Not many studies assessed TRAP, as most of them worked on the interconnection of health with air pollution (Pascal et al., 2013) and focused on the impact of TRAP on asthma (Newman et al., 2014) and other health issues (Ahmad et al., 2019a; Kesavachandran et al., 2015; Costa et al., 2014; Cesaroni et al., 2012; Linares and Díaz, 2010; Kim et al., 2004). There is hardly any research for monitoring TRAP based on contemporary IoT systems. However, traffic-related air pollution is the primary concern in this research. It is being analyzed by measuring and monitoring the concentration of parameters responsible for the degradation of air quality. Mitigating traffic-related air pollution (TRAP) is a formidable challenge, and consistent long-term commitment to environmental protection is indispensable. This pilot study covers the aspects of measurement, monitoring, processing, and reporting of data related to TRAP in the city hotspot, in particular at BRT Bus Station at Peshawar University, opposite to Khyber Teaching Hospital (KTH) Peshawar for outdoor investigation while at the University of Engineering and Technology Peshawar for indoor infiltration. Wireless sensors technology was deployed on the road for data acquisition for the concentration of traffic air pollution by measuring the concentration of PM1, PM2.5, PM10, NO2, SO2, CO2, and meteorological parameters (pressure, temperature, and humidity). The measured concentration was transmitted to Amazon Web Services (AWS) for storage, analysis, monitoring, and reporting purposes. The Air Quality Index (AQI) was calculated from the pollutant’s concentration. The study of TRAP remains a nascent topic in Pakistan, and very little data is available in this regard. The current study is one of the first efforts to measure TRAP in Peshawar, Pakistan. This data analysis would provide a source to make data-based decisions, an intelligent, reliable, and acceptable ways to build strategies for limiting TRAP in the city.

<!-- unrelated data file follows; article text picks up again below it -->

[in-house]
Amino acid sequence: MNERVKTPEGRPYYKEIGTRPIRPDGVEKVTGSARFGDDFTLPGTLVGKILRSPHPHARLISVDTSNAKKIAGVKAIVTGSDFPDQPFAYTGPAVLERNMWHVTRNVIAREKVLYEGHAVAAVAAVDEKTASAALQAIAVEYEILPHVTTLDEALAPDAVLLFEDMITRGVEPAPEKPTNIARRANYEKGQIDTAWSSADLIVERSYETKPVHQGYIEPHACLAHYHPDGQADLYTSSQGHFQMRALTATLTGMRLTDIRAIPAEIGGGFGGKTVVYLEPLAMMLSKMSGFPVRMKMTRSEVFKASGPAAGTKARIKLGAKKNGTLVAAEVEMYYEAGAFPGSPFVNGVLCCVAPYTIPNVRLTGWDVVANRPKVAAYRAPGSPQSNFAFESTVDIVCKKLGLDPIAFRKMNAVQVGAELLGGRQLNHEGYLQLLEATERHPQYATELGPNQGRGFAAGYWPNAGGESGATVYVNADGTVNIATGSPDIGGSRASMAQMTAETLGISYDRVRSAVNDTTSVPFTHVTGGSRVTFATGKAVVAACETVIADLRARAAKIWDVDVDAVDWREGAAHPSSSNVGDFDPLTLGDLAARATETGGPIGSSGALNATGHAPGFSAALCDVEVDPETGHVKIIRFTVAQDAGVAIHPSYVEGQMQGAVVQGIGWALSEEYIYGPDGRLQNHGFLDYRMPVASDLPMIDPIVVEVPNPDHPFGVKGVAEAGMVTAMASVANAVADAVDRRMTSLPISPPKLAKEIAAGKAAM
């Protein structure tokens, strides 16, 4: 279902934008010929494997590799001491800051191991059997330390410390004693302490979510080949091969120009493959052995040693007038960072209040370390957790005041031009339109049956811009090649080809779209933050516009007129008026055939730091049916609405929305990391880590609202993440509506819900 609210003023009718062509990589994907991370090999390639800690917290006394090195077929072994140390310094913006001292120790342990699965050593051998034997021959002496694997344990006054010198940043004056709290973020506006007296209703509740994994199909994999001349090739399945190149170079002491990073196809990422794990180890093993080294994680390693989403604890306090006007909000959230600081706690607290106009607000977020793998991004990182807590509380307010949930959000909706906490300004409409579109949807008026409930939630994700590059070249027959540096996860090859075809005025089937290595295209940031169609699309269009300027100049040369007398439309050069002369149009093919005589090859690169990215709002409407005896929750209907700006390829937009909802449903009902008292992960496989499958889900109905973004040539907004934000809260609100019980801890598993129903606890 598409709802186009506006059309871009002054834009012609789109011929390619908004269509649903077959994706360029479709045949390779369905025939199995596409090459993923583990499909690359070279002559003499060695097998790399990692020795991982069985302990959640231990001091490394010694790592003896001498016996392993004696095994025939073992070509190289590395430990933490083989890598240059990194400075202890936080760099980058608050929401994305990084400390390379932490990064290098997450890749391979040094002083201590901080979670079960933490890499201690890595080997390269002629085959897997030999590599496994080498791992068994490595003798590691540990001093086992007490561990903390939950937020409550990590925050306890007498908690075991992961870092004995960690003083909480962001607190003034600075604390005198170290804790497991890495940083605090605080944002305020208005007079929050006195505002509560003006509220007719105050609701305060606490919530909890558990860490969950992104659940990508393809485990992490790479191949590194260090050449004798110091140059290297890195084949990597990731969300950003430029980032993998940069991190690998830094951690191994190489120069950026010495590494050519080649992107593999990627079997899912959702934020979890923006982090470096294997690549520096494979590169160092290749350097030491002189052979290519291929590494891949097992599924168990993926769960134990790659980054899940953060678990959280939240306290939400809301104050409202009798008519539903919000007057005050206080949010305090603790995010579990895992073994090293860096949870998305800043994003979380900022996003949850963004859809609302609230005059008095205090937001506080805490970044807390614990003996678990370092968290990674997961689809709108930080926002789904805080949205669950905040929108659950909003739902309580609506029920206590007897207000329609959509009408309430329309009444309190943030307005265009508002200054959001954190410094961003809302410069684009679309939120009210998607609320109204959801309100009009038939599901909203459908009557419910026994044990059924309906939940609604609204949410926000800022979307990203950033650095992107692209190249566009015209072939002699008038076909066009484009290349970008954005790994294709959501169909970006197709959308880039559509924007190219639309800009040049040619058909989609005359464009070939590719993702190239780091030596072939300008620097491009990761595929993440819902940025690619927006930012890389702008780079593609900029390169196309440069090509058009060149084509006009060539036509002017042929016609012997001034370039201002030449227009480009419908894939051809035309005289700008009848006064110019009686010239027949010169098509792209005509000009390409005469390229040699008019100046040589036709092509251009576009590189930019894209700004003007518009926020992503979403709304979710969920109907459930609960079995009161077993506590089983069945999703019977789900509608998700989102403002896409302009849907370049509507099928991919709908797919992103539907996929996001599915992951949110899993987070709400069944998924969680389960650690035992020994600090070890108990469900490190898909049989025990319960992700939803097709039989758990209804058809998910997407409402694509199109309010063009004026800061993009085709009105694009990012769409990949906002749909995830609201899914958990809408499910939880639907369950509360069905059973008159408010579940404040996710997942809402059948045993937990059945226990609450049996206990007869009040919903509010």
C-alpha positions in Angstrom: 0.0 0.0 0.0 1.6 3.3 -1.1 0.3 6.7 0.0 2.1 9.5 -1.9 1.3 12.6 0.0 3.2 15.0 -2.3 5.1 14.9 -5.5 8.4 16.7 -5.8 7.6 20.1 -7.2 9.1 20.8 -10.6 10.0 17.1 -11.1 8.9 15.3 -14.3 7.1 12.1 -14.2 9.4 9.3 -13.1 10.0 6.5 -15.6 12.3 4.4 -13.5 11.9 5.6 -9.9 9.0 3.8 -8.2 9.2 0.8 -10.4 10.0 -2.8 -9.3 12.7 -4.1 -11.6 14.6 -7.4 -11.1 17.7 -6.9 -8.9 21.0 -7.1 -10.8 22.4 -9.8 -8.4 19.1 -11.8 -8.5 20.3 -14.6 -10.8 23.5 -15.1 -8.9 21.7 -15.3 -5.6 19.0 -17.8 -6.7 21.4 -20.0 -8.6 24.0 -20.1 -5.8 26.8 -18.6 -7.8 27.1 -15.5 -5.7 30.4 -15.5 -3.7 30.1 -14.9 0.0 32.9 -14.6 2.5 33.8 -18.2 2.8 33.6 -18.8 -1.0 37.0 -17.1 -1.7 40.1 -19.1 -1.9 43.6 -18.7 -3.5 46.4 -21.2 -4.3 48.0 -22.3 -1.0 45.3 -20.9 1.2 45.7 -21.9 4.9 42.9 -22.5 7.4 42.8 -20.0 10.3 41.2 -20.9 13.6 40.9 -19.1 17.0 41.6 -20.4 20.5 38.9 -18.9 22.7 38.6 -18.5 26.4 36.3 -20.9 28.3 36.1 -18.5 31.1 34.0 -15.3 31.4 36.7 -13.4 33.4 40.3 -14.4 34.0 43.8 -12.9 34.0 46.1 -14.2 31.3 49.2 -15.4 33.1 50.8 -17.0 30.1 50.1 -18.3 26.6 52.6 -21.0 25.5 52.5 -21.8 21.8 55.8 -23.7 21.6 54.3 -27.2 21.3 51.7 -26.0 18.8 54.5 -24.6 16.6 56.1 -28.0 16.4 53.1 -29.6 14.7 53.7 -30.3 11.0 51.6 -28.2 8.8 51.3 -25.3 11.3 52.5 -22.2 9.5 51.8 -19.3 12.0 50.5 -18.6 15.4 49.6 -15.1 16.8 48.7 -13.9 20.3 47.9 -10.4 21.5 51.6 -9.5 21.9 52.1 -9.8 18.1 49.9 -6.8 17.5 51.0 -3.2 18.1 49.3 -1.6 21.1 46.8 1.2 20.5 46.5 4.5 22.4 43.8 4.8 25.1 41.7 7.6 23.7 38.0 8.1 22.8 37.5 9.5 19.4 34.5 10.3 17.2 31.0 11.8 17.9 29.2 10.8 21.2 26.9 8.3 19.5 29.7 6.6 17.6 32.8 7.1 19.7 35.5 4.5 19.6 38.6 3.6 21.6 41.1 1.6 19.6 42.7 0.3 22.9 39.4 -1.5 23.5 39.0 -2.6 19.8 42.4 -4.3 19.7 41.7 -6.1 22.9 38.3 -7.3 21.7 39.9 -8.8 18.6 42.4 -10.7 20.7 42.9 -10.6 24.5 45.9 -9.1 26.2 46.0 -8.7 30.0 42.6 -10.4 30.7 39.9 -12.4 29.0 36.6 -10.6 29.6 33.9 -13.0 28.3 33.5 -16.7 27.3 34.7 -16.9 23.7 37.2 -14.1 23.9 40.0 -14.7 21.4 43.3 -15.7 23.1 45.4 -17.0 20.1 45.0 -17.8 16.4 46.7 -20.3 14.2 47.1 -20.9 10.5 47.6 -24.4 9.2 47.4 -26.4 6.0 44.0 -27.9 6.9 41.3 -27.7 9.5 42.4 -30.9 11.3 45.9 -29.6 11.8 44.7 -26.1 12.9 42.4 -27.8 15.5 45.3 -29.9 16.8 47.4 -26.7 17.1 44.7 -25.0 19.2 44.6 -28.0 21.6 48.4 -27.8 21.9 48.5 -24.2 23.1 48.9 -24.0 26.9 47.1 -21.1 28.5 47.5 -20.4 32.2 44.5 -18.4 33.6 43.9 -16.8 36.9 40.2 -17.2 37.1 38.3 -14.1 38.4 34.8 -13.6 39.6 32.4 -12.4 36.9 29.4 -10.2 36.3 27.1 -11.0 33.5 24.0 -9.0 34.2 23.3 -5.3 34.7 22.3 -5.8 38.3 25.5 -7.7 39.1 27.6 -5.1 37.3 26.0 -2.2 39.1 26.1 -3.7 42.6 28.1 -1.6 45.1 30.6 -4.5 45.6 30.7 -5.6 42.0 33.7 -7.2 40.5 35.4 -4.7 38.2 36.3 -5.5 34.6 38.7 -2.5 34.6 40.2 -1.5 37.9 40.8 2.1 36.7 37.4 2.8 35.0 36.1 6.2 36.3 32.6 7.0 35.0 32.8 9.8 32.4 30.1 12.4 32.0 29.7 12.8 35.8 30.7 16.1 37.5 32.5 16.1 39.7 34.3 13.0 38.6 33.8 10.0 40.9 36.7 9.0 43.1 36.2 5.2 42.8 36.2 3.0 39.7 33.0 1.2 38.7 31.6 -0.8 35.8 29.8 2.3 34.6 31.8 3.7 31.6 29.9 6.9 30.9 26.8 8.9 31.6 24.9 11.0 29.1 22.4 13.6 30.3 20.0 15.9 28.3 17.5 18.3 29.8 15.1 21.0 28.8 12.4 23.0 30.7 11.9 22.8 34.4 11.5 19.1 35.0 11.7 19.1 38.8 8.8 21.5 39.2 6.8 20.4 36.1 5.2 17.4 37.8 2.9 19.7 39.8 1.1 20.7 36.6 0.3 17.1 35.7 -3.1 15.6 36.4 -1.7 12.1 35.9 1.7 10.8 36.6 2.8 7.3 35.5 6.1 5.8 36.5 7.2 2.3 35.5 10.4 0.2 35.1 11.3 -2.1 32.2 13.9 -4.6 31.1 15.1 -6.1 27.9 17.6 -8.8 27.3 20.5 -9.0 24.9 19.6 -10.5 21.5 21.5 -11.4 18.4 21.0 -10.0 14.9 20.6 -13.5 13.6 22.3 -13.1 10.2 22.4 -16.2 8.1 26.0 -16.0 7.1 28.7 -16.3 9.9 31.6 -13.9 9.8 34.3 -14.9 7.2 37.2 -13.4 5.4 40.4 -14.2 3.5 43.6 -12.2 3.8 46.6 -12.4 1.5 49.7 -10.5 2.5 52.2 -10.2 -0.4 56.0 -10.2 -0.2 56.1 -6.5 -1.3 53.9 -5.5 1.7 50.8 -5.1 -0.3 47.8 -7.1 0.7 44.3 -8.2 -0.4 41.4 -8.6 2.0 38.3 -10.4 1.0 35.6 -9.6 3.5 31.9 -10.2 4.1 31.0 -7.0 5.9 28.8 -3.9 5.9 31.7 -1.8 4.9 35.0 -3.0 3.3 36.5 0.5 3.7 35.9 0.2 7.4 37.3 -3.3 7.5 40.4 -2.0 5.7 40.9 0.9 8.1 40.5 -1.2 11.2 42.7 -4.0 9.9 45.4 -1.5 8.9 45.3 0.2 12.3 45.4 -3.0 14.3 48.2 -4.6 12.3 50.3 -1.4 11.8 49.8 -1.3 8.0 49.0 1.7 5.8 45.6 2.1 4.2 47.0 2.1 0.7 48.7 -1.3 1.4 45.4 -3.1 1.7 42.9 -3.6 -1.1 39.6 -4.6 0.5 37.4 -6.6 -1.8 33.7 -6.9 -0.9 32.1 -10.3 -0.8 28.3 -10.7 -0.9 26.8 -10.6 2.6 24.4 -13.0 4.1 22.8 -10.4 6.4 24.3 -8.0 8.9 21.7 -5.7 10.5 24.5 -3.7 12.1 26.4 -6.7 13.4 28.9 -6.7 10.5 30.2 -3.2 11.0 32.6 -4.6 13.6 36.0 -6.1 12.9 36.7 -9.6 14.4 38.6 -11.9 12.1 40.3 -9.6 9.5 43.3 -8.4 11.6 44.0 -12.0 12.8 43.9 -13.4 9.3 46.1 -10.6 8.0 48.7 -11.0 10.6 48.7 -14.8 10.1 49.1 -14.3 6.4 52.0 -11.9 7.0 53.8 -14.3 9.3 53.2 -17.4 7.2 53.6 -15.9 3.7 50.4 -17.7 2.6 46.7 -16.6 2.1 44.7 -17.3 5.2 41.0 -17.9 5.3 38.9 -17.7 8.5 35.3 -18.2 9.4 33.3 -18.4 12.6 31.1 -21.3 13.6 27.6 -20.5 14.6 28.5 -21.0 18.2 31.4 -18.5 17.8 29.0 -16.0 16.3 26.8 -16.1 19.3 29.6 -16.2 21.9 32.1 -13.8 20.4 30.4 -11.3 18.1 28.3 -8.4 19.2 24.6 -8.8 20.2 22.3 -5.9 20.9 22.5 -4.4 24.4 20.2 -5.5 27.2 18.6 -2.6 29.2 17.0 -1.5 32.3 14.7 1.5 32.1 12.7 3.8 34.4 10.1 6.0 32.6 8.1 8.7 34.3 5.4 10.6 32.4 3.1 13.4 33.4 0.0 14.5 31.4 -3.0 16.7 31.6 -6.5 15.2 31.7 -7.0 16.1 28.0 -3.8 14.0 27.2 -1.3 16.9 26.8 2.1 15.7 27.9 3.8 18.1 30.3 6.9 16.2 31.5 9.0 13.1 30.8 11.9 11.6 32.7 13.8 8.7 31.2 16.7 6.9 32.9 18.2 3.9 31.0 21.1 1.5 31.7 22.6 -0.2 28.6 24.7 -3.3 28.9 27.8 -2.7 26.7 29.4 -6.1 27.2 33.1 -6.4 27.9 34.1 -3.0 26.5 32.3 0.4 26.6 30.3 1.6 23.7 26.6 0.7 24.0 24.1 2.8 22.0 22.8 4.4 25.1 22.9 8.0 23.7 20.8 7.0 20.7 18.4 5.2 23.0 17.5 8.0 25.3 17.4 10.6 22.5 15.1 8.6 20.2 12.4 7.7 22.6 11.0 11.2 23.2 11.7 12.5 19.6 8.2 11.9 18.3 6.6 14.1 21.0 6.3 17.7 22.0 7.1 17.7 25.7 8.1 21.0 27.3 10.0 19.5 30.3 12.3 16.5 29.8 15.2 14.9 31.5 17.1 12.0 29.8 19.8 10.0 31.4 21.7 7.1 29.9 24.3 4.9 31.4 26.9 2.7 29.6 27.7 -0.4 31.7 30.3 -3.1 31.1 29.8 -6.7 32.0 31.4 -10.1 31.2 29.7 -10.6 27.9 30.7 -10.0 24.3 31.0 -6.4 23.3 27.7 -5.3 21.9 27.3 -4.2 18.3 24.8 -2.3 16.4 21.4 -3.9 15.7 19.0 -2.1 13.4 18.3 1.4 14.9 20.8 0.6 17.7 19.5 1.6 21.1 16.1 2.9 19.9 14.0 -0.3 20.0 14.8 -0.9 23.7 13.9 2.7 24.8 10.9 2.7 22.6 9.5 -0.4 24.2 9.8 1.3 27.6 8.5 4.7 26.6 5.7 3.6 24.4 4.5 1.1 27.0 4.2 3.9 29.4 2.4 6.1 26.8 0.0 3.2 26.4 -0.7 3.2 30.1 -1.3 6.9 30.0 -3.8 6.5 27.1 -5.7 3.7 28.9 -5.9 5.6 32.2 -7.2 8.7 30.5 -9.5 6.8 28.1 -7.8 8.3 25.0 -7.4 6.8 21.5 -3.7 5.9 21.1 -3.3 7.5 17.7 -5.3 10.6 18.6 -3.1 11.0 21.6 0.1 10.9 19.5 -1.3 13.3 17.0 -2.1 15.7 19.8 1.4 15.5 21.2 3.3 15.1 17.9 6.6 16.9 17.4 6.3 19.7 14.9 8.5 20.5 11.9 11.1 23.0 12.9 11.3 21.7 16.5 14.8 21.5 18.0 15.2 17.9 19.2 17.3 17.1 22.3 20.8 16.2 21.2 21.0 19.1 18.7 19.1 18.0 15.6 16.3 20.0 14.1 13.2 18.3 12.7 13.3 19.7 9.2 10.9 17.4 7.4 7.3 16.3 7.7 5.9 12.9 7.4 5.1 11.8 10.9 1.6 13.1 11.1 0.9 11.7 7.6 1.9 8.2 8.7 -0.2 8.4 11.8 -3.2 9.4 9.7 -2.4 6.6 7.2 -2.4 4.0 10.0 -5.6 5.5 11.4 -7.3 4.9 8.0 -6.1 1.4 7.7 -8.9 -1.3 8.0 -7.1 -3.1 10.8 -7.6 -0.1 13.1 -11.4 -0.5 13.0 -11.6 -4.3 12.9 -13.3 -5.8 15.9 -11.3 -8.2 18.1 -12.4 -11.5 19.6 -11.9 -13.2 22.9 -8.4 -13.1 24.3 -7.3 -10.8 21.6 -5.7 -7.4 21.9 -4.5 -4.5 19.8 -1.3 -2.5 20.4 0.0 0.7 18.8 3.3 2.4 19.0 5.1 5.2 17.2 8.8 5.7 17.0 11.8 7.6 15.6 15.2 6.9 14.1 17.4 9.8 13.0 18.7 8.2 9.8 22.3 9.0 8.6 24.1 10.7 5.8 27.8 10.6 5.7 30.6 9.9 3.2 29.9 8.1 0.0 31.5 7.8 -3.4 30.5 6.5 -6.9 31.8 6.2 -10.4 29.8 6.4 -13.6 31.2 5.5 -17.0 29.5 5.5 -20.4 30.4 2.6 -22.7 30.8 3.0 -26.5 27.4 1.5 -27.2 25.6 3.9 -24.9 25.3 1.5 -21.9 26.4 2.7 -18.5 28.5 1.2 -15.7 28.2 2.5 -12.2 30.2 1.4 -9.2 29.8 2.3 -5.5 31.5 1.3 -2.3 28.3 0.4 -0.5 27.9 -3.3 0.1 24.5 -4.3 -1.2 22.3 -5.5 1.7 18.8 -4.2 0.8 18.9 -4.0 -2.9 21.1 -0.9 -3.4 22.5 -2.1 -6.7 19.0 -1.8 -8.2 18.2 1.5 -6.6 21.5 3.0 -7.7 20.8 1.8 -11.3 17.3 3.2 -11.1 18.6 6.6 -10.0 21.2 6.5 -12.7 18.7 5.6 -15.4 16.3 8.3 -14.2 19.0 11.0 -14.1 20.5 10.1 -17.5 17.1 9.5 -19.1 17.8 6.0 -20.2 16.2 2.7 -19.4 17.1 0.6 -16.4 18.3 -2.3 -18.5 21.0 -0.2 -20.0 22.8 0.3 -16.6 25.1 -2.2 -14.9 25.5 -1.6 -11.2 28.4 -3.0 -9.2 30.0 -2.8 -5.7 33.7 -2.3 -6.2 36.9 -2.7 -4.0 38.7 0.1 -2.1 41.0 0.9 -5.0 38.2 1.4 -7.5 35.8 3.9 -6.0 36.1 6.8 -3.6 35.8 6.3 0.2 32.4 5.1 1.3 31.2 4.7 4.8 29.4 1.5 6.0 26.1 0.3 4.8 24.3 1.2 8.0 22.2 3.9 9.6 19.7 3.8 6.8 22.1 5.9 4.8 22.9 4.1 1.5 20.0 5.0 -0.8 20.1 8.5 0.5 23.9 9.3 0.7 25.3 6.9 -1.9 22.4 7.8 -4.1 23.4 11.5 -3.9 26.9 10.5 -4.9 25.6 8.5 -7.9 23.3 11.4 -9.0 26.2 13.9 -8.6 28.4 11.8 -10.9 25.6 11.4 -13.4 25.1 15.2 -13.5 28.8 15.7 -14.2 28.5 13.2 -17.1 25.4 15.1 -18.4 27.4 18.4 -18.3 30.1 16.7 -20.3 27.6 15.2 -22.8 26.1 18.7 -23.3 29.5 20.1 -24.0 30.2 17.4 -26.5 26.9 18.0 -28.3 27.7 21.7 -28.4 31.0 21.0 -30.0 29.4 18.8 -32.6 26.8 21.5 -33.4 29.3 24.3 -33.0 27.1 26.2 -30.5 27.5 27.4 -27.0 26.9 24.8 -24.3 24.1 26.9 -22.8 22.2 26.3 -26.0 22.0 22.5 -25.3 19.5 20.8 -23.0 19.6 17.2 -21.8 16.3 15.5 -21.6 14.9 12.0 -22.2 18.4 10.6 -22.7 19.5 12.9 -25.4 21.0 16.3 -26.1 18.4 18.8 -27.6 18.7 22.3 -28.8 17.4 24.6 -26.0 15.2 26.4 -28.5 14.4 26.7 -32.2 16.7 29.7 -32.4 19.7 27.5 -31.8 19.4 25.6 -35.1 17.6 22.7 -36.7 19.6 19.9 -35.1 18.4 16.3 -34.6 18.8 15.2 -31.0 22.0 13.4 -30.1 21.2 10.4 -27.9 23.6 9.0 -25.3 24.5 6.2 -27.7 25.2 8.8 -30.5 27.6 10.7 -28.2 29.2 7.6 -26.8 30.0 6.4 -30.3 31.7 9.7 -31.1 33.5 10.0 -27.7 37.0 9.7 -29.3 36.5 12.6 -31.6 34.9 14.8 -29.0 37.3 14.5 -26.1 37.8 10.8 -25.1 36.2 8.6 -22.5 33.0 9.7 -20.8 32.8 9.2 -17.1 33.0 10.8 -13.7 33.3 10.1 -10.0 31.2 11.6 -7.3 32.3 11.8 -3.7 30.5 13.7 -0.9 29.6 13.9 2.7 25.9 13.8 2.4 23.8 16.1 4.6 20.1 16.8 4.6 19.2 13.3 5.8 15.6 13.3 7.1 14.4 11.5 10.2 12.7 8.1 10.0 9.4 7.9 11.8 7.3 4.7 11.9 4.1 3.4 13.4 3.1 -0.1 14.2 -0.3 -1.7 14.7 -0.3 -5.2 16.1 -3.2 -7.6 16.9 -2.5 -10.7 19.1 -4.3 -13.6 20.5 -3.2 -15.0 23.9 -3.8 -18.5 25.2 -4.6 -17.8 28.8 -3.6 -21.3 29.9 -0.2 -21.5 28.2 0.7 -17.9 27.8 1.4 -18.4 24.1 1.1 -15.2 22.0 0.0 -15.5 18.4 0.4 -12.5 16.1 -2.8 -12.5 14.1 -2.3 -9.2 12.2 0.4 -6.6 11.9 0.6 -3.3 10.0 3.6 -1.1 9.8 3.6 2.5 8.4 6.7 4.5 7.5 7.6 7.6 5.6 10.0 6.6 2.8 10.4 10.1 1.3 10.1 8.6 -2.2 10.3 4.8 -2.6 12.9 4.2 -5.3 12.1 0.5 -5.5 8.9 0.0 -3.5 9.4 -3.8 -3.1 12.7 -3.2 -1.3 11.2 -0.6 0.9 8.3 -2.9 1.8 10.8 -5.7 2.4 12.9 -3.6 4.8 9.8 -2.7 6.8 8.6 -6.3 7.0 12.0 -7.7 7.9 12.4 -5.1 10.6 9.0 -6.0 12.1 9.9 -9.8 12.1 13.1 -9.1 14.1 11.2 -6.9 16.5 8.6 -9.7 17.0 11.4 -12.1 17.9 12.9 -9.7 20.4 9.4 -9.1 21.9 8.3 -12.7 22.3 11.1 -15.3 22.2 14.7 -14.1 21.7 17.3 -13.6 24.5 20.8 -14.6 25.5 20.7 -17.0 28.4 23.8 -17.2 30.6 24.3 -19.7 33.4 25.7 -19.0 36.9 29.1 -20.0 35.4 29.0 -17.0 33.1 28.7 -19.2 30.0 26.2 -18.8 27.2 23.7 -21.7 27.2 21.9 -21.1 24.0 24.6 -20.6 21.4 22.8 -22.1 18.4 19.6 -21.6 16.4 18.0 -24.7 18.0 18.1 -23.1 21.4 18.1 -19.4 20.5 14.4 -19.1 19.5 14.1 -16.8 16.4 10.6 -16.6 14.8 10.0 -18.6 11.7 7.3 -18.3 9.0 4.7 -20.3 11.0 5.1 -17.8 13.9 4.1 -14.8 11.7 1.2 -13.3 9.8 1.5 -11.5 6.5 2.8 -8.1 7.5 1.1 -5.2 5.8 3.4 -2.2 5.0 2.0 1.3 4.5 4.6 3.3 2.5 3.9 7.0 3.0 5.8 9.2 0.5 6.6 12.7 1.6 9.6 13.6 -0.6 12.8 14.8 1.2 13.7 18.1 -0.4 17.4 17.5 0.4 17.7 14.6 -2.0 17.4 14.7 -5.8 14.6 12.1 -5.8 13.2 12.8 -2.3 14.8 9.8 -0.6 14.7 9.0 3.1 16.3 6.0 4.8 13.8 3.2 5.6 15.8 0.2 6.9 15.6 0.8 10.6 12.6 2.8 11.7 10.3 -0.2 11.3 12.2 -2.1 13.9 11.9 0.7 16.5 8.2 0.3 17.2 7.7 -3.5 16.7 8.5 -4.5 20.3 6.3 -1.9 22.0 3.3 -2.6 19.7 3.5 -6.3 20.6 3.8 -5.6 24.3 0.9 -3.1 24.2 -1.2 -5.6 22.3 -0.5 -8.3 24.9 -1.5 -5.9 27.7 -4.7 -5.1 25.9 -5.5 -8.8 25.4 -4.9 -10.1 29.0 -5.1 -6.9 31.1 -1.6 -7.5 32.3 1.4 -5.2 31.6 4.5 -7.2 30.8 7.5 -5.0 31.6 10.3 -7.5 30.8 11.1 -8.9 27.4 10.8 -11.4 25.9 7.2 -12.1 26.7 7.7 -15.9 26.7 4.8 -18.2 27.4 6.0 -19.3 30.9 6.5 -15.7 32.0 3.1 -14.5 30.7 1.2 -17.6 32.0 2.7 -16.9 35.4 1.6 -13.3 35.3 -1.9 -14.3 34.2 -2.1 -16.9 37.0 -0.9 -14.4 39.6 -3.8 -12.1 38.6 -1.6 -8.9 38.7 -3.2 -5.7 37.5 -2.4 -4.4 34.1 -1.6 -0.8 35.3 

2. METHODOLOGY

The current research consists of these main parts (a) Setting up Libelium’s Smart Cities Pro Model along with sensor probes (b) Sensors deployment at the site (c) Using Libelium Cloud Bridge as buffer storage (d) Using AWS IoT and AWS DynamoDB for sensors data storage and (e) Data analysis.

2. 1 Libelium Sensors

Libelium Smart Cities Pro Model, along with particulate matter sensor (PM1, PM2.5, PM10), NO2, SO2, CO2, and the sensor for meteorological parameters (pressure, temperature, and humidity), have been used for data acquisition of TRAP as shown Fig. 1. The measured pollutants concentration was transmitted to Libelium Cloud Bridge and forwarded to AWS DynamoDB. The configuration was placed on a two-meter high stand, designed for sensors mounting. The study by Wu et al., (2002) shows that the maximum concentration of particulate matter occurs in-between heights of 2-3 meters. OPC-N3 is a particulate matter (PM1, PM2.5, and PM10) sensor by Libelium, which measures the concentration of particulate matter (Libelium, 2019). The air inhaled by the sensor passes through a built-in laser beam. Particles in the air scatter the laser light and determine the size and concentration of particles in return. Libelium has developed SO2-A4 sensor for SO2 measurement, “NO2-A43F” for NO2, “NE20-CO2 P-NCVSP” for CO2, and BME280 (Bosch Sensortec) for meteorological parameters (pressure, temperature, and humidity). Specification of all these sensors has been given in Table 1.


Fig. 1. 
Libelium sensor probes for (a) particulate matter (PM1, PM2.5, PM10), (b) CO2, (c) NO2, (d) SO2, (e) sensor for meteorological parameters (pressure, temperature and humidity), (f) Libelium Smart Cities Pro Node, to which all sensor has been attached with six different sockets for various sensors.

Table 1. 
Specifications of Libelium sensors.
Sensor Measuring range Accuracy Response time Max. power consumption
Particulate matter
(PM1, PM2.5, PM10)
Max. 2,000 μg m-3 at rate
up to 10,000 particles/second
from 0.35 μm to 40 μm
- - 270 mA @ 5 V
Nitric dioxide (NO2) 0 to 200 ppm ±0.2 ppm ≤30 seconds 1 mA
Sulfur dioxide (SO2) 0 to 20 ppm ±0.2 ppm and sensitivity of
320 to 480 nA/ppm
≤45 seconds 1 mA
Carbon dioxide (CO2) 0 to 5,000 ppm ±50 ppm for (0 to 2,500 ppm)
±200 ppm for (2,500 to 5,000 ppm)
≤60 seconds 80 mA
Temperature -40°C to +85°C ±1°C 1.62 seconds 1 μA
Relative humidity (RH) 0 to 100% <±3% 1 second 2.8 μA
Pressure 30 kPa to 110 kPa ±0.1 kPa - 4.2 μA

2. 2 Sensors Deployment at Site

Outdoor TRAP was measured at the University of Peshawar (UOP) BRT Bus Station at coordinates 33.997795 N, 71.486272 E on February 24, 25, 27, and March 4, 9, 2020, as shown in Fig. 2(a) and Fig. 2(b). Indoor air quality is contaminated by pollutants that infiltrate from outside. Indoor air was monitored over 48 days from January 24, 2020, to March 12, 2020, for 24-hours, continuously, at the 3rd-floor University of Engineering and Technology Peshawar (main campus) at coordinates 34.001779 N, 71.485471 E. Also, the distance between the indoor and outdoor sites was approximately 450 m. Similarly, indoor measurements were taken at the height of 10 m, while outdoor at the height of 2 m. The sensor node and sensor probes were deployed at the designated location on the road for encountering maximum traffic emissions.


Fig. 2. 
(a) TRAP measurement sites (source: Google Earth), (b) Deployed sensors at BRT.